LT graduate dies of COVID-19

LaGrange community comes together in midst of tragedy

Photo+of+Michael+Lang+courtesy+of+Kady+Lang

Photo of Michael Lang courtesy of Kady Lang

Claire Williams , Managing Editor

LT graduate and University of Dayton freshman Michael Lang ‘20 died on Oct. 22 from COVID-19 at the age of 18. In the wake of his death, the LaGrange community has come together to honor and commemorate his life. 

Lang was a great friend, son and brother. He was described as happy, social and compassionate by his mother Kady Lang. Friend Dane Butikofer ‘20 added that he had a great sense of humor.

“Michael was probably one of the funniest kids I knew,” Butikofer said. “He was just, he was always himself. I don’t even know if he tried to be funny, but [he] was just funny.”

Lang was a caddy and enjoyed golf. He also enjoyed skiing, bowling and fishing, his mother said. 

“Our junior year at LT, we thought it’d be a great idea to join the bass fishing team,” Butikofer said. “That never actually ended up happening, but we just loved to fish, and we had always gone to his grandpa’s, and fishing there was a good time.”

While he never joined the fishing team, Lang was a member of the bowling team. He joined his sophomore year and played on varsity his junior and senior year. 

During his senior year, Lang grew into a quiet leadership role, head varsity bowling coach Gary Morrill said. Despite not making it on the state lineup his senior year, he still went down to support the team at Regionals. 

“We were not bowling well whatsoever,” Morrill said. “We went out to our bus to eat lunch, and I talked to the players about what was going on and that kind of stuff. A while after I got off of it, Michael got on and talked with the kids. When they came back in the afternoon for the final three games, our kids had a lot more energy, and we came out and we bowled extremely well. The guys told me afterward ‘yeah, Coach, Michael got on the bus.’”

 As a player, Lang had strong composure during matches, assistant varsity and head JV bowling coach Paul Godinho said.

“When he competed, you could never tell his emotions easily, even when he was having a great day,” Godinho said. “He’s not one of those kids who got really very excited and happy about it. He will give you that smile. He had a smile when he was having a good day, and we knew he was enjoying himself.”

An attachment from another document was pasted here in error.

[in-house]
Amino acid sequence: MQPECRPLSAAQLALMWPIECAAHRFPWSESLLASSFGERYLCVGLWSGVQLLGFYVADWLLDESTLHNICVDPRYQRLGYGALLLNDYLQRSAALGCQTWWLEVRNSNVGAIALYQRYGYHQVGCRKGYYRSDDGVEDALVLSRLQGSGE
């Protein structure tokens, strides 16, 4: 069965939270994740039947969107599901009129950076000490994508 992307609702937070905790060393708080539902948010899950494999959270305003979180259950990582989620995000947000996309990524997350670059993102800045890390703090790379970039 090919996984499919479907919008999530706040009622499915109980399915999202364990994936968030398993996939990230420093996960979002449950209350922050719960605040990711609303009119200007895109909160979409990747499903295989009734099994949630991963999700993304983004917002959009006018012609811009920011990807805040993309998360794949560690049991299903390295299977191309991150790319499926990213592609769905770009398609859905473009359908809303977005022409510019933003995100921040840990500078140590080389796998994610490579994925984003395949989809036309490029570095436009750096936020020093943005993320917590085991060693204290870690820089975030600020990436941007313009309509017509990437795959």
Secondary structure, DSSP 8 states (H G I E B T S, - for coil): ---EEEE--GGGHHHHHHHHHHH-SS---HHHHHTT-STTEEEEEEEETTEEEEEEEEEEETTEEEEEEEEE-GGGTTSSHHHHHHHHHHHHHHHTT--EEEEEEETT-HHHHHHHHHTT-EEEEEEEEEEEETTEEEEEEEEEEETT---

Lang’s quiet focus extended beyond bowling and into the classroom. His freshman English teacher Jessica Roessler remembers how he stood out in her restless eighth period class.

“He added a friendliness [to the classroom],” Roessler said. “Even when he didn’t participate, he was a good listener, like you could see he was engaged. Michael would sit there and smile and nod at you like he was following along. He was listening, and you got a sense that somebody’s got it. And he [could] get those around him to focus a little more too.”

English was his favorite subject, his mother said. He was a strong analytical writer and would often get the highest grade in the class on analytical essays, Roessler said. His essay on “The Things They Carried” stood out in particular because of his interest in the themes of the book.

“I just remember that when he was interested in what we were studying, that’s when he came out of his shell,” Roessler said. “When we studied stories or parts of stories that he was into, I would get a real sense of who Michael was.”

Since Lang’s death, the LaGrange community has honored his life by adorning trees with red ribbons. On Oct. 30, the day of the funeral, his fellow caddies also came out to celebrate Lang’s memory, Butikofer said. About 100 LaGrange Country Club caddies lined the path from the funeral home to the church on Brainard Avenue.

“The support from the community has been outstanding,” Lang’s mother said. “We are so fortunate. During this difficult time and loss of our son Michael, so many people around us have reached out. Aside from all the ribbons around town, people have provided meals and really helped us out. We are extremely grateful.”

 

For students grieving at LT, the Student Services Division provides grief support in a variety of ways, Division Chair of Student Services Leslie Owens said. This can range from crisis counseling in times of tragedy, a “check-in” with a counselor or social worker, or more on-going support. Students wishing to use these services should contact their counselor.